How to Look After Your Granite Composite Kitchen Sink
Designed with durability in mind, a composite granite sink is a fantastic addition to any kitchen. Regular cleaning is essential when it comes to keeping your composite kitchen sink in tip top condition.
Granite composite sinks are manmade using a mixture of granite stone and acrylic resin. Fine granite sand is blended with an acrylic bonding agent with the result a material like granite, but with some extra qualities. Granite composite is more durable than natural granite, easier to maintain and cheaper.
Why Choose a Composite Kitchen Sink Anyway?
Unfortunately, few stainless-steel sinks survive for many years. Dropped plates, glasses and heavy pans can all damage a stainless-steel sink, meaning it’ll likely need to be repaired or replaced before long. Composite granite sinks on the other hand can survive the test of time - as well as the odd dropped saucepan.
Available in a wide variety of colours, composite sinks can add a personal touch or splash of colour to any kitchen. By adding dye to the acrylic resin virtually any colour of composite sink can be achieved. It’s also very easy to make a granite composite sink look luxurious - we love the look of a darker coloured granite sink, paired with a lighter countertop.
As composite sinks are a man-made product, you can be confident that the colour and texture remains consistent throughout. While natural granite has a sandy look, granite composite is much more uniform in colour and look, while still retaining some of that grainy charm.
Composite granite sinks are usually costlier than their stainless-steel equivalents. Due to their high resistance to wear and tear however, granite composite sinks are generally better value for money. If you put time and effort into looking after your composite sink, you’re unlikely to have any major problems with it for many years to come.
Perhaps something you wouldn’t think about until a family member starts running the tap full blast on a stainless steel kitchen sink at 6am, granite composite sinks are thick and dense meaning they absorb sound very well. Great news for that Sunday morning lie in.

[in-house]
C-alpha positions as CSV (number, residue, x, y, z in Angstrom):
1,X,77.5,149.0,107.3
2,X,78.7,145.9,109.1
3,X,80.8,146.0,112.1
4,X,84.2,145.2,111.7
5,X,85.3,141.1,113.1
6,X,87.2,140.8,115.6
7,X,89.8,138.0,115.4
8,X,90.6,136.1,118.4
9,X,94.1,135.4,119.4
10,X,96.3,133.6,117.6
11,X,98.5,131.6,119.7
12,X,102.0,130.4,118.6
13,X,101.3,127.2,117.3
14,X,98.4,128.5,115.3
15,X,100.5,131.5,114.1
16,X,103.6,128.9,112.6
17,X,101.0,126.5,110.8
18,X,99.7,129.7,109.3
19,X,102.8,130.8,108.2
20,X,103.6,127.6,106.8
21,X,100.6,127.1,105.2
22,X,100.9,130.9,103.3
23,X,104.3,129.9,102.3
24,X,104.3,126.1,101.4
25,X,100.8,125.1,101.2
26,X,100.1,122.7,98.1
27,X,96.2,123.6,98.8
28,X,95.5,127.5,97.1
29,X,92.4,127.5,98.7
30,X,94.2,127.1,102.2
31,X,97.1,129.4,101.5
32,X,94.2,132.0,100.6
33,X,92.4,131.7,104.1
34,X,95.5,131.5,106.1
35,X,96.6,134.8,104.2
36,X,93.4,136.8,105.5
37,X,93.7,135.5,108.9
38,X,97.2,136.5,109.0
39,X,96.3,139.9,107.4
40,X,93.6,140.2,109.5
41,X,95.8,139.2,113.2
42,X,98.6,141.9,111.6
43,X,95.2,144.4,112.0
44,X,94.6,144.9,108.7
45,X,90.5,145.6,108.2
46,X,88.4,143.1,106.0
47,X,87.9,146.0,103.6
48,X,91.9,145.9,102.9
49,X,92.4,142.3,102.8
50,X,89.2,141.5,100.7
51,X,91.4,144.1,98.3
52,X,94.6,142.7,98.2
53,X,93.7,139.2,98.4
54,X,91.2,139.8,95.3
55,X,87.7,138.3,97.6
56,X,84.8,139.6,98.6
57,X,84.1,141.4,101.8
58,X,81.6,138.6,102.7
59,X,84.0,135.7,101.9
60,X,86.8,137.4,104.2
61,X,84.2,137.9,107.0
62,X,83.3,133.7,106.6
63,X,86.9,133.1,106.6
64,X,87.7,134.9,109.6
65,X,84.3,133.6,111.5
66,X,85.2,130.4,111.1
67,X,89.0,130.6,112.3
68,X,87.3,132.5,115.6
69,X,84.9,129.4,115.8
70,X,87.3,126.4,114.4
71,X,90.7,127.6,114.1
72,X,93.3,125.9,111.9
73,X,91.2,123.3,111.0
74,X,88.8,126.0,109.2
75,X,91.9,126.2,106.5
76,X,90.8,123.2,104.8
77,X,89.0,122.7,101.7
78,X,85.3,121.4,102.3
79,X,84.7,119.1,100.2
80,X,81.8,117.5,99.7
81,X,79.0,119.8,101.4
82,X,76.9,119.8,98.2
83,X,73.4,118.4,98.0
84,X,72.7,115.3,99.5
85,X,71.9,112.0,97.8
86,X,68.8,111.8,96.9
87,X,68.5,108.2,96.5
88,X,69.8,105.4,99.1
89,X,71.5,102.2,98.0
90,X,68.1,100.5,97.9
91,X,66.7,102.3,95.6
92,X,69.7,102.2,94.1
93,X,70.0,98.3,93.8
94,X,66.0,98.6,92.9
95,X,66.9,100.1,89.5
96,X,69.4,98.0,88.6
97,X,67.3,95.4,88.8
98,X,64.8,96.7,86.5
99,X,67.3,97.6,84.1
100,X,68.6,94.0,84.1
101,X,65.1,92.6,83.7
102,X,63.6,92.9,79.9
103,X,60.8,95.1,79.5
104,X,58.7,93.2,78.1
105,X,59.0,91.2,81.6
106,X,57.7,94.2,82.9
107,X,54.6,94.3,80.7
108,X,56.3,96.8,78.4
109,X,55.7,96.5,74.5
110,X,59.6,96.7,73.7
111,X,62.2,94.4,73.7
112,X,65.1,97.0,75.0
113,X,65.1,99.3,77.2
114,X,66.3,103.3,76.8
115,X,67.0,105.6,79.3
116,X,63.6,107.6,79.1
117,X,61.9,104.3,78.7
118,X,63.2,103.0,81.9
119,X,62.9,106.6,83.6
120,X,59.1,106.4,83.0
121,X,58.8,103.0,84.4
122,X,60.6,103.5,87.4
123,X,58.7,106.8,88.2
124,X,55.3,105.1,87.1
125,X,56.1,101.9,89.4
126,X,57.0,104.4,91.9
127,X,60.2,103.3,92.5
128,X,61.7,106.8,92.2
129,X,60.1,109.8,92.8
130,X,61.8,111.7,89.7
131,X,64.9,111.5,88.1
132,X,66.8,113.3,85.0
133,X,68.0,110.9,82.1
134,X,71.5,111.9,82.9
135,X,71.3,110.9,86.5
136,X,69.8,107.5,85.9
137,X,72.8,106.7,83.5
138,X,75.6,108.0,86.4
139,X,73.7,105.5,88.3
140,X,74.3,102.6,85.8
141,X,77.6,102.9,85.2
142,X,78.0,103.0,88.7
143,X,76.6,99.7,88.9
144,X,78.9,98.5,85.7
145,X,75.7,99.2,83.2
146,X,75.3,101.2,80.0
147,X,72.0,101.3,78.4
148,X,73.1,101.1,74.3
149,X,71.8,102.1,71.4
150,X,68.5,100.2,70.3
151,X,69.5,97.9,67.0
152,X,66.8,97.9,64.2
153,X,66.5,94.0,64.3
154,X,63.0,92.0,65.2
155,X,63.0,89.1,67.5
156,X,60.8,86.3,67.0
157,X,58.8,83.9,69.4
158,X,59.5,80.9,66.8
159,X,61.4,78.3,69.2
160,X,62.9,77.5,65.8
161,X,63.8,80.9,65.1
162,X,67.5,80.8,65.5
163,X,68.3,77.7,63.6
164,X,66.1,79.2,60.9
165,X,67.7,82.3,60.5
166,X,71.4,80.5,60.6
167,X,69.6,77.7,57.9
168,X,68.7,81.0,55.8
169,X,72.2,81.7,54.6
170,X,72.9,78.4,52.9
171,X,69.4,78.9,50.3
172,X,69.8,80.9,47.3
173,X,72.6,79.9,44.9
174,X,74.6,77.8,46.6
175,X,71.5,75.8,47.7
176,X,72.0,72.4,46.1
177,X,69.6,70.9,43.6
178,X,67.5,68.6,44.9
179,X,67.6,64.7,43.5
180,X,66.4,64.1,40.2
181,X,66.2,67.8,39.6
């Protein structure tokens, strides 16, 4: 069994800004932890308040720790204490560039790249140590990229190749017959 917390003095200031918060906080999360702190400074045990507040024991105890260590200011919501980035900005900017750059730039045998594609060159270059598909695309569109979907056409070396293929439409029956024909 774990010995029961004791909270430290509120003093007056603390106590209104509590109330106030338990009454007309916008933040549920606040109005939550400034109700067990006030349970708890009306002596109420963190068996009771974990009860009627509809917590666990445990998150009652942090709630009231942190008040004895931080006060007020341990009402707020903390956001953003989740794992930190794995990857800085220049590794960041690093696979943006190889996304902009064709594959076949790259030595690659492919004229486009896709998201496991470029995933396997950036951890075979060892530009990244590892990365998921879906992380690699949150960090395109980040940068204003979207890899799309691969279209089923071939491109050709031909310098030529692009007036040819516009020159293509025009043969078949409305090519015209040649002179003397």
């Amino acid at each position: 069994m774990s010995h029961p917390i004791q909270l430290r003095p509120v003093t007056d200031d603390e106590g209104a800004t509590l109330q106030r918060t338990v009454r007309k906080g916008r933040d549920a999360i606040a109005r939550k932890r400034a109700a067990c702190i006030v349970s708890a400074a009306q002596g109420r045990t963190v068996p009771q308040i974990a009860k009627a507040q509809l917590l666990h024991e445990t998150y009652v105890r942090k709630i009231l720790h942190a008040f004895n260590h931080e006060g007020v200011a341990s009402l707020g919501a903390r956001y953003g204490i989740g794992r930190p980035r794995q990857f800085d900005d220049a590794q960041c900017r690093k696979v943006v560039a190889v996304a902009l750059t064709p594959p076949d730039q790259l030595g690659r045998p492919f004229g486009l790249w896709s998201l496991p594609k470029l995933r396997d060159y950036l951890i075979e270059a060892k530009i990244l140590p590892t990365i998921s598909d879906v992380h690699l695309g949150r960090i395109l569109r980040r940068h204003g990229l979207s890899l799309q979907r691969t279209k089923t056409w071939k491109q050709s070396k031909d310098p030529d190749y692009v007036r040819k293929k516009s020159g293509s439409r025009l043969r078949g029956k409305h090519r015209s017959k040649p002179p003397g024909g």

Reginox Harlem 1 Bowl Black Silvery Granite Composite Sink & Waste Kit and Vellamo Flores Black Mono Kitchen Mixer
The Problems With Granite Kitchen Sinks
Resistance to Chemicals -
While they may withstand the force of dropped pots and pans, granite composite sinks are easily damaged by harsh chemicals, which is why it’s important to take care when cleaning your sink. While stainless steel sinks can realistically withstand a whole load of eye-watering chemical concoctions, granite composites require a bit more care and attention.
Resistance to Heat -
Some composite sinks can be damaged by heat, but purchasing a high-quality sink which has been designed for heat resistance is the best way to avoid this. It’s also best to avoid putting extremely hot pots and pans on the surface. If in doubt as to your sink’s heat resistance, check with your manufacturer.
While the sink may not break when you drop glassware or china onto it, it’s likely that the crockery might. Granite composite sinks are notoriously unforgiving, so it’s best to just avoid dropping delicate objects altogether, although we know this is easier said than done.
Dropping a plate or glass onto a stainless steel kitchen sink is unlikely to result in too much destruction, but it may dent the sink instead of the plate. At the end of the day, it comes down to personal preference and confidence in your hand-eye coordination - just try not to drop too many monstrous saucepans.
While granite composite sinks are not necessarily difficult to install, they are heavier than stainless-steel. While this won’t be a problem for most people, if you feel your counter won’t withstand a heavy weight, it’s best to get professional advice. Realistically though, your kitchen counter is more than likely to be completely suitable for the job.
How to Maintain a Granite Composite Kitchen Sink
Be Consistent -